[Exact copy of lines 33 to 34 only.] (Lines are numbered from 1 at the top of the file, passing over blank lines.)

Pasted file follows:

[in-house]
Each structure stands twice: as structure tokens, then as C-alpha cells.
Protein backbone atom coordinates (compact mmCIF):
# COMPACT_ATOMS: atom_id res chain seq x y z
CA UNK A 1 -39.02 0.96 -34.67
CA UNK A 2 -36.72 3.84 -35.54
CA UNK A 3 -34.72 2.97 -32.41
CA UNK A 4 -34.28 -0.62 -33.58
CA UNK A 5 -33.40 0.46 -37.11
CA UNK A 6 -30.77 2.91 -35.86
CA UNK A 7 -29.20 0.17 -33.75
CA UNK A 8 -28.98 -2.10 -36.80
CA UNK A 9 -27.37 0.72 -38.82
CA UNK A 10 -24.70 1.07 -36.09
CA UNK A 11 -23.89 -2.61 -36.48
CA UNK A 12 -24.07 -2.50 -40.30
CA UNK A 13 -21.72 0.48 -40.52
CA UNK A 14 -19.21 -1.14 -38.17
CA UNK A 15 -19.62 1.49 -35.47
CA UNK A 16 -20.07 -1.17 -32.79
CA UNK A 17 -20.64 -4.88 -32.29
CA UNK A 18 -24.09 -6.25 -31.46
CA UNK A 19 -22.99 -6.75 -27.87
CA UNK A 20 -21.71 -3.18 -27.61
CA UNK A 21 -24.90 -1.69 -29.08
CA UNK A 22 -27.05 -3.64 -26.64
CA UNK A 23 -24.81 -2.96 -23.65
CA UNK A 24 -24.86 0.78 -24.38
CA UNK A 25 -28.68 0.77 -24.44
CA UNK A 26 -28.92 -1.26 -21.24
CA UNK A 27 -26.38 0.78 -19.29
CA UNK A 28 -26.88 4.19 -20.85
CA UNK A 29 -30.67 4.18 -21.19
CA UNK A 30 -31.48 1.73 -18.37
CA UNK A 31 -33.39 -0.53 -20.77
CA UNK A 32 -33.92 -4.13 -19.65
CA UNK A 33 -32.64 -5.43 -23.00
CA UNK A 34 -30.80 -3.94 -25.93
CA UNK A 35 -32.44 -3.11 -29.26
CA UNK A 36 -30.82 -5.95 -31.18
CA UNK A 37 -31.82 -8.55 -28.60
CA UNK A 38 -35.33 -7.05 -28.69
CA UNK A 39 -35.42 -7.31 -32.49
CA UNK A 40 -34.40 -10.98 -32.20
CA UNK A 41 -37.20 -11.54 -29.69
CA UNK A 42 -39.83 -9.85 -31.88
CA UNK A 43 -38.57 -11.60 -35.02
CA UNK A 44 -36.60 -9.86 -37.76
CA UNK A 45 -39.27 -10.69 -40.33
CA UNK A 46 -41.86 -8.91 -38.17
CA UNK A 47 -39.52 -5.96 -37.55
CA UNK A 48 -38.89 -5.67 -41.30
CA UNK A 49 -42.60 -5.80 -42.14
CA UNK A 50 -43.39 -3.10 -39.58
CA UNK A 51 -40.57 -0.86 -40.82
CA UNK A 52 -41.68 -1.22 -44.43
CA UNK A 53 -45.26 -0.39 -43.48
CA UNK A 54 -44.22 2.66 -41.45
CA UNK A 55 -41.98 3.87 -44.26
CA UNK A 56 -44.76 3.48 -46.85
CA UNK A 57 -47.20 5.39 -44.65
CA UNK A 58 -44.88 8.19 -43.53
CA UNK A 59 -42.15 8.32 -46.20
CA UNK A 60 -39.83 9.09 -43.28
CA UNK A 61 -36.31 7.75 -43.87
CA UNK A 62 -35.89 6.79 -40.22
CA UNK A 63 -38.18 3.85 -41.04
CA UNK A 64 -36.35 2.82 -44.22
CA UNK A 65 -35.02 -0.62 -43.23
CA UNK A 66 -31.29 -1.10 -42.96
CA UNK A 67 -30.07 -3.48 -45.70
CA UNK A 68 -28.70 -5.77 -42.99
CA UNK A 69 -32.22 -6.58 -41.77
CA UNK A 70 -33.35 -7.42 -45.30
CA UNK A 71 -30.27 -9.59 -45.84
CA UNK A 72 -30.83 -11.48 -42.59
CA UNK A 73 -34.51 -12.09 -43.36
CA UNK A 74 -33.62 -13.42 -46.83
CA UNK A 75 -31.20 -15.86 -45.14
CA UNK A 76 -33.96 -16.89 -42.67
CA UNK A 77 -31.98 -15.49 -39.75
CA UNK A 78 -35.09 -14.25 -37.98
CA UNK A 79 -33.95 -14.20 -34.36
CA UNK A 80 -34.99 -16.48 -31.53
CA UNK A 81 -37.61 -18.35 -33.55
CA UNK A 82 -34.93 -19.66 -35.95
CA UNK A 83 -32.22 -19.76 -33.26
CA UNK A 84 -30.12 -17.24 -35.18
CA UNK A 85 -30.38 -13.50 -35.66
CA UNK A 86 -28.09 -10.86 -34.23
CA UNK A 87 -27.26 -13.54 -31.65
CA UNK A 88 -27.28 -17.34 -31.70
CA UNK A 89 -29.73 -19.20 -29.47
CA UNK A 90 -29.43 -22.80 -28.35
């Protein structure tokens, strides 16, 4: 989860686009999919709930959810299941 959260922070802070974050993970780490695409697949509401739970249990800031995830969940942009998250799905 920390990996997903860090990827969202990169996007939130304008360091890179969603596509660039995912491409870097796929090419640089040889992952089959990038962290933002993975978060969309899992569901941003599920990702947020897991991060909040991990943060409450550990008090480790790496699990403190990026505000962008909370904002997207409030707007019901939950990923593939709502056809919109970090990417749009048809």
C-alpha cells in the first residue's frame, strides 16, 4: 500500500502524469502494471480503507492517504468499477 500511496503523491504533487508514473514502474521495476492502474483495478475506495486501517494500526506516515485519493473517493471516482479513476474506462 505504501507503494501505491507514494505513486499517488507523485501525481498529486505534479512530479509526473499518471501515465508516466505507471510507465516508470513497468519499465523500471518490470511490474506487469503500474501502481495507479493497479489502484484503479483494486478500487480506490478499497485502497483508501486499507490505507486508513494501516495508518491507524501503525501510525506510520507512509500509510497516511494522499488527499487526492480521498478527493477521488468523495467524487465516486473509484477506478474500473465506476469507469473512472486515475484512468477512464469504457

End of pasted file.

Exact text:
CA UNK A 29 -30.67 4.18 -21.19
CA UNK A 30 -31.48 1.73 -18.37